Canada is primarily a summer destination: the country gets three times more foreign visitors in July than in January. In a land of seriously frigid winter temperatures and – in the far north – little daylight, summer is a welcome respite when you can unlock the pleasures of 48 national parks, enjoy an abundance of festivals and dine alfresco in a host of cosmopolitan cities. There are even beaches to explore and a burgeoning wine culture to savor.
For those not averse to a little winter chill, the snow-accustomed Canadians offer an alternative winter culture. Whistler is North America’s largest ski resort, Ottawa’s Rideau Canal hosts the world’s biggest skating rink, and Quebec City’s February carnival is one of the planet’s most renowned winter festivals.
Here’s our guide on when to visit Canada.
High season: June to August
Best time to go hiking in the mountains
In common with most northern hemisphere countries, June to August is Canada’s bonanza season, or to be more specific, Victoria Day (late May) to Labour Day (first weekend in September). Sunny weather, snow-free landscapes, and long hours of daylight (the sun barely sets in the far north) conspire to pull in foreign tourists and huge domestic crowds. Satisfying the demand, everything is open, from museums to hiking trails to wildlife excursions. Even winter ski resorts convert themselves into summer hiking and biking destinations. Summer caveats include higher prices (count on paying 30% more), busier facilities, and more limited availability. Book ahead and come armed with a variety of options.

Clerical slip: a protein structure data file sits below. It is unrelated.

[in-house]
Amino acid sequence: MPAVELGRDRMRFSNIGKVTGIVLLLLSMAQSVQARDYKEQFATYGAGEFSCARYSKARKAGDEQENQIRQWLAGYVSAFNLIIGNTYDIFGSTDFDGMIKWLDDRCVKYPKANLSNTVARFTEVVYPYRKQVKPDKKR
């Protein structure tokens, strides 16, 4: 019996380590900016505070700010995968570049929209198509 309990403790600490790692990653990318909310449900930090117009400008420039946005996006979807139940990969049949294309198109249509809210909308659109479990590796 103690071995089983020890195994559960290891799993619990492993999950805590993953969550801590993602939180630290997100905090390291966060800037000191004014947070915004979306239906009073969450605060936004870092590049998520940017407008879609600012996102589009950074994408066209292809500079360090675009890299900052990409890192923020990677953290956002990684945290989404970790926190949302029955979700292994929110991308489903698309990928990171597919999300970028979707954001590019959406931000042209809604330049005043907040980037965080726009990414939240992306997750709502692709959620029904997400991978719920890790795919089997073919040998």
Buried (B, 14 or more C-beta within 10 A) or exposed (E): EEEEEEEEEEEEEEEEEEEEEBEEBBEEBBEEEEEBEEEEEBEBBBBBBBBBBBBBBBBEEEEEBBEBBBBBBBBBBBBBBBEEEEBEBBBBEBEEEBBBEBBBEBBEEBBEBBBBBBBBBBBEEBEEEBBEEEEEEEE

Shoulder season: May, September and October
Best time to go for budget seekers and leaf peepers
Savvy travelers visit Canada in September. While prices and crowds fall after the Labour Day weekend, good weather usually holds until the end of the month meaning you can still hike at high altitudes, kayak in ice-free waters, and visit the beach. Early October remains snow-free in many regions and is the height of the surfing season on the Pacific coast. Fall foliage turns rust-red and sandy-brown towards the end of October and is particularly impressive in the eastern provinces: Ontario and Prince Edward Island are favorites. May is often relatively warm but snow can still linger at higher altitudes, especially in the Rocky Mountains. The Victoria Day weekend (Monday preceding May 25) usually marks the start of the summer season. From here on you can wave goodbye to any deals or discounts until September.
Low season: November to April
Best time to go for skiing and winter sports
Days are dark and temperatures are cold – really cold in the territories, the prairies and parts of Québec. However, there is a silver lining: skiing and other associated winter sports usually kick off in late November/early December and keep going until early April depending on the weather. While prices drop in most regions, ski resorts ramp up their costs for a mini-high season, especially in the peak months of January and February. Elsewhere, November and April are the best months for all-round bargains.